Rocking Out Can Get You Through High Intensity Workouts


By Dan Peterson, TeamSnap's Sports Science Expert

For high school athletes (and even their parents), the trend in fitness routines has been moving towards more intense but shorter workouts. Whether its CrossFit, Insanity, P90x3 or just structured treadmill or cycling training, people want to pack in a high energy workout into a compact amount of time rather than spend an hour or more at a lower pace. Known as high intensity interval training (HIIT), the greater efficiency of exercise time comes with one problem: it’s no fun. Challenging exercises, burning lungs, skyrocketing heart rates, and profuse sweating scares a lot of us away, longing for nice, moderate jogs. To keep us coming back, researchers took a look at what could be done to make HIIT less intimidating or at least distract us from the pain. Their answer was simple: our favorite music.

We’ve known for years that music can help our cadence-based exercises like running and cycling. Matching a playlist’s beats per minute to our jogging heart rate helps our brain to feel more in sync with the work we’re asking our body to do. There are even apps that have cataloged entire libraries of songs so that you can find just the right mix of 140 beats per minute tunes to match your mid-run stride.

But with HIIT exercise, your heart rate goes through the roof, and only some speed metal jams could keep up with your pace. Matthew Stork, a kinesiology grad student at McMaster University, wondered if simply having your favorite music in your ears would offer enough of a relief to endure bursts of grueling movement.

He recruited 20 healthy young adults to endure sessions of HIIT in a lab setting. These volunteers were fit but not used to the demands of intense exercise. Stork put them through a baseline of four 30-second all-out cycling sets, interspersed with four minute rest periods. He tracked their power output from their stationary bikes as well as their rate of perceived exertion rating, a score from 1 to 10 on how hard the exercise was.

Next, the group was divided into two, one that would get to listen to music during future workouts and one that suffered on without any tunes. For the music group, Stork asked them for their favorite playlist so that he could download it for their use.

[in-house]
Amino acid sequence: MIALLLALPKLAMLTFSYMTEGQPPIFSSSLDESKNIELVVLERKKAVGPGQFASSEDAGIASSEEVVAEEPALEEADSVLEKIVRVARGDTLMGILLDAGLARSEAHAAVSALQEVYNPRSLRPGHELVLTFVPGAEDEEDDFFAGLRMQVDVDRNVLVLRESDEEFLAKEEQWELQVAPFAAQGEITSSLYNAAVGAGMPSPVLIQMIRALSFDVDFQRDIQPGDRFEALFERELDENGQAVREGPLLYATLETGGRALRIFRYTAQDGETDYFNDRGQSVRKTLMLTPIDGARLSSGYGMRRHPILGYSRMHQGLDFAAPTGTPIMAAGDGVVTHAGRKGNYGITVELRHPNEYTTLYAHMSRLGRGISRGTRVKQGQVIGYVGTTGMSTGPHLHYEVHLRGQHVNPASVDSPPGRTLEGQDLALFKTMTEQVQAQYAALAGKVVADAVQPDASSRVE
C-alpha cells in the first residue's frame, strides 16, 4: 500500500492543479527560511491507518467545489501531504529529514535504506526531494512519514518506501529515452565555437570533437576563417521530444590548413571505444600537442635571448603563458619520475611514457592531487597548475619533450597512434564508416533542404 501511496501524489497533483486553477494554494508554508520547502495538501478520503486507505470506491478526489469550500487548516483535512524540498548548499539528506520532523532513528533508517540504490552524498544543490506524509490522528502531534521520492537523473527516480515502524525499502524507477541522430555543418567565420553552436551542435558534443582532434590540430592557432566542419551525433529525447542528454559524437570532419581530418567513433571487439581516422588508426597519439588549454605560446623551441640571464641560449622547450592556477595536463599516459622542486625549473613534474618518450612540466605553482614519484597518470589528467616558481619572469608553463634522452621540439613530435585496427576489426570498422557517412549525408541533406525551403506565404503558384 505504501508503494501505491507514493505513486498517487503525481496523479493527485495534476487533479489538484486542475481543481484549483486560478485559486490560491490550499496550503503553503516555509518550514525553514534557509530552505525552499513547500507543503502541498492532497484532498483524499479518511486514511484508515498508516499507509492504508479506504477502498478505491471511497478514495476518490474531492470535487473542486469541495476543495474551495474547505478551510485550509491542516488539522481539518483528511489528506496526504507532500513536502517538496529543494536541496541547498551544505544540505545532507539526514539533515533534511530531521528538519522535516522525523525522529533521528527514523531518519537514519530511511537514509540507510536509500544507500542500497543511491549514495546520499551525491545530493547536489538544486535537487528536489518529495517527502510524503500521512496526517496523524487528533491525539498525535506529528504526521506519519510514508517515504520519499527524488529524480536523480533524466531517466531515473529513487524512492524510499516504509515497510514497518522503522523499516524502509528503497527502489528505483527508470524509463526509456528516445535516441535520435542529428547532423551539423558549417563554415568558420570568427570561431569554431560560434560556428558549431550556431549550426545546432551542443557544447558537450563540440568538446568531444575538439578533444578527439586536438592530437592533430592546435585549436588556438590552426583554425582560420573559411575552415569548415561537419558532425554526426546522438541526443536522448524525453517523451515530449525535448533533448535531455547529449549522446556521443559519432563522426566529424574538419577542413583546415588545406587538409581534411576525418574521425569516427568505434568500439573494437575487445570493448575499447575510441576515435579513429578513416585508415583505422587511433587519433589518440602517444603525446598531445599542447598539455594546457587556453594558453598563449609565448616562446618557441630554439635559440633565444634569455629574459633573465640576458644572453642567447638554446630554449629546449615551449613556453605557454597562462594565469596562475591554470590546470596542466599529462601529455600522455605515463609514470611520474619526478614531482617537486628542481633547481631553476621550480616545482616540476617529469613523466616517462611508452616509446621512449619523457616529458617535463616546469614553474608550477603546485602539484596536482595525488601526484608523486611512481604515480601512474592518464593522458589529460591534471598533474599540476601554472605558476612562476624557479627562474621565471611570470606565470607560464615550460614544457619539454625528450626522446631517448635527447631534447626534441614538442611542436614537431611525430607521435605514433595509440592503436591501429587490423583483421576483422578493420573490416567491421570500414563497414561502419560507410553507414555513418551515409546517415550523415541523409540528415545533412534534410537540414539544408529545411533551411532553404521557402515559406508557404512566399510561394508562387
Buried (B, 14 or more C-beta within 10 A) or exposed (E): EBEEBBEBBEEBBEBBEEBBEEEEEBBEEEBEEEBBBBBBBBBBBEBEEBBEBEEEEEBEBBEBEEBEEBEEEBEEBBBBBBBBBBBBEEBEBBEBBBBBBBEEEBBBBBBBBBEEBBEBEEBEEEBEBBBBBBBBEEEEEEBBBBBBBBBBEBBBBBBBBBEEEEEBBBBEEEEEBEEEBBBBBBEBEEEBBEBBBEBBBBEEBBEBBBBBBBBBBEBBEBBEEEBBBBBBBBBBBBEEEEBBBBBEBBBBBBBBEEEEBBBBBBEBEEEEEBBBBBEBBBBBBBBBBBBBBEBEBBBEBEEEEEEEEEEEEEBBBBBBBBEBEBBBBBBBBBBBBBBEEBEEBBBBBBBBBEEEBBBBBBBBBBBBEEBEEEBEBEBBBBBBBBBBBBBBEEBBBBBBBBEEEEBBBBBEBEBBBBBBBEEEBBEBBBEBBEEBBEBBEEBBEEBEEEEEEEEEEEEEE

Two more HIIT sessions later, each group was asked for their RPEs while their power output on the bikes was recorded. All of the participants rated their pain level just as high as before, even the group that got to listen to music. However, the surprising result is that the power output of the music group was now significantly higher than their baseline. They were working even harder but their RPE did not go up. Those that did not listen to music stayed at the same RPE and power output.

The research has been published in the Medicine & Science in Sport & Exercise.

So, it may sound logical that listening to your favorite music will help you ignore some of the pain of an intense workout, but being able to ramp up your output without feeling any worse has dual benefits. Getting more done in less time is the key to efficient physical fitness.

Try it yourself and let us know how it works!

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Dan Peterson is a recovering sports dad who is fascinated with sports science research, skill development and the athlete’s brain. He has written over 400 science-based articles across the Web and consults with parents, coaches and young players to help them understand the cognitive side of sports. You can visit him at Sports Are 80 Percent Mental and at @DanielPeterson.

Release Date: Dec 08 2014


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